Identity theft insurance can be offered as a voluntary benefit. This Know Your Benefits article describes the need for identity theft insurance, what it covers and how it works.
Voluntary Benefits: Identity Theft Insurance
Identity theft occurs when someone obtains personally identifying information, such as your name, credit card number, birth date, Social Security number, home address and bank account numbers, and then illegitimately uses this information. This unauthorized use of your personal information can result in great financial loss as the thief amasses credit card debt and tarnishes your credit rating.
Repairing the damage from identity theft can be a daunting—and financially taxing—task. After losing money to identity theft, you don’t want to spend more on the various fees and charges that accompany re-establishing your name and credit. Some employers offer identity theft insurance as a voluntary benefit that can help protect you in case you become a victim of identity theft.
What Is Identity Theft Insurance?
Identity theft insurance is designed to relieve you of the financial burden of repairing damages after your identity has been stolen. This type of insurance does not reimburse loss from theft such as stolen credit card numbers or forged bank checks, but rather prevents further loss once you have already become a victim of identity theft. Also, aside from some plans which may provide free credit monitoring, identity theft insurance does not work to prevent identity theft. Instead, identity theft coverage helps with expenses as you navigate the identity recovery process, which is useful whether or not you actually lost money to an identity thief.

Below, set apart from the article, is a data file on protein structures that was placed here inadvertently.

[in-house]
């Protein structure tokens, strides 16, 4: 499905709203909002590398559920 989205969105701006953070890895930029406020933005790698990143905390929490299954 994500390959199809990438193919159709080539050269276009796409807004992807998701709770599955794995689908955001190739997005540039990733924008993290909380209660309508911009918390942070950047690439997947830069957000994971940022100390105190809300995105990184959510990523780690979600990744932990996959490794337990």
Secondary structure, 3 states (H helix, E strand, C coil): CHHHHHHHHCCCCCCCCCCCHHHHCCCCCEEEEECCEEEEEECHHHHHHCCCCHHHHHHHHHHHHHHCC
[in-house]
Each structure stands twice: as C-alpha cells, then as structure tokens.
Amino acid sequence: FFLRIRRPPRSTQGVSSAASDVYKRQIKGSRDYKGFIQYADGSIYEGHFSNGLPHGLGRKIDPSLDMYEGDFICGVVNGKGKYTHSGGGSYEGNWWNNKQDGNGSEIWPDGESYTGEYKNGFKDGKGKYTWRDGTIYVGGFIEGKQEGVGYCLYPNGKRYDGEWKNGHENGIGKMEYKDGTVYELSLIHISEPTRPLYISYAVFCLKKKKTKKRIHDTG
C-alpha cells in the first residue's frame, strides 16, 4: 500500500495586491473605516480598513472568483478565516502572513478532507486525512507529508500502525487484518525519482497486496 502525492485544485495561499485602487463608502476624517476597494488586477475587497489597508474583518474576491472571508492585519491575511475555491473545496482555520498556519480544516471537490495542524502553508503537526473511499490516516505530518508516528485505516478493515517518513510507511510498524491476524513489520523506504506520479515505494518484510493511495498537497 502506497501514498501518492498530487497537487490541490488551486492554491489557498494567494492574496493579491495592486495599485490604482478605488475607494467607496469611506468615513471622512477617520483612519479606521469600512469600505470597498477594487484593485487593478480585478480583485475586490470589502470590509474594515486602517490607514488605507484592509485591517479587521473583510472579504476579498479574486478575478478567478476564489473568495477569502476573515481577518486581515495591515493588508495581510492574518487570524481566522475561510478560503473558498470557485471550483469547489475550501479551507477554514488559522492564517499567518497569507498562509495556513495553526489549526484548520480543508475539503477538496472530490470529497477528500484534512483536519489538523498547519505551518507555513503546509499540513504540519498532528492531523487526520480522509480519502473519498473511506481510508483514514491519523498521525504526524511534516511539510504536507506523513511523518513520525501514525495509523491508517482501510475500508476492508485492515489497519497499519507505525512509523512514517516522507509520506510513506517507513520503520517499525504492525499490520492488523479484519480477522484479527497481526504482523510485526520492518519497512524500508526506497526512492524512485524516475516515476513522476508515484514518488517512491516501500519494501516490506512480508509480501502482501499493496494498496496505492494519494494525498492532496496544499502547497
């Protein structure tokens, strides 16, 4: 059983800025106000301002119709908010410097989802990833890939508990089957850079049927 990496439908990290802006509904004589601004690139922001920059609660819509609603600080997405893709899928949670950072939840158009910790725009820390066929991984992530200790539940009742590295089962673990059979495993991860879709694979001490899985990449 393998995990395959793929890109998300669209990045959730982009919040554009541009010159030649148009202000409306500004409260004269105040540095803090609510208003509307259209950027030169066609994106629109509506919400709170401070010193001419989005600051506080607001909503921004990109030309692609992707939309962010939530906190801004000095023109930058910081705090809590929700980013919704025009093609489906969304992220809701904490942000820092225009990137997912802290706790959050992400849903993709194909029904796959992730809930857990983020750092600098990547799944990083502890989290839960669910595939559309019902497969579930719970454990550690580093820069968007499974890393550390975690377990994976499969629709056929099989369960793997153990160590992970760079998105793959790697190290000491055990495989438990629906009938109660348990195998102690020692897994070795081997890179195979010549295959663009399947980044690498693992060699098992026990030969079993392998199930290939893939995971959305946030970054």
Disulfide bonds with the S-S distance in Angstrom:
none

What Does Identity Theft Insurance Cover?
Identity theft insurance assists you with the potentially costly and complicated process of recovering from identity theft, and most plans will cover basic expenses incurred during your identity recovery. Eligible expenses may include the following:
Postage and certified mailing costs
Notary and filing fees
Legal fees and attorney fees
Fees for reapplying for loans, grants or other credit lines that were denied due to identity theft
Lost wages due to time away from work to meet with police, confer with attorneys or engage in other recovery-related activities
Cost of obtaining credit bureau reports
In addition, the insurance may cover fees for a fraud specialist who can support and guide you through the recovery process, and some plans may provide their own experts to assist you.
How Does Identity Theft Insurance Work?
As a voluntary benefit offered by your employer, your premium for identity theft insurance will likely be paid through a payroll deferral. Because the insurance is offered through your employer, you are likely getting a group discount on the premium.
After making a claim, the insurance company will reimburse you for expenses that are specified in your plan. For some plans, you may have a deductible, which is the amount you would have to pay before the insurance would start paying anything.
In addition, the coverage amount is usually limited between $10,000 and $1 million. Your insurance may have a limit for each occurrence, a limit per policy period, or both.
Having identity theft insurance can contribute to your peace of mind and give you necessary assistance should you ever become a victim of identity theft.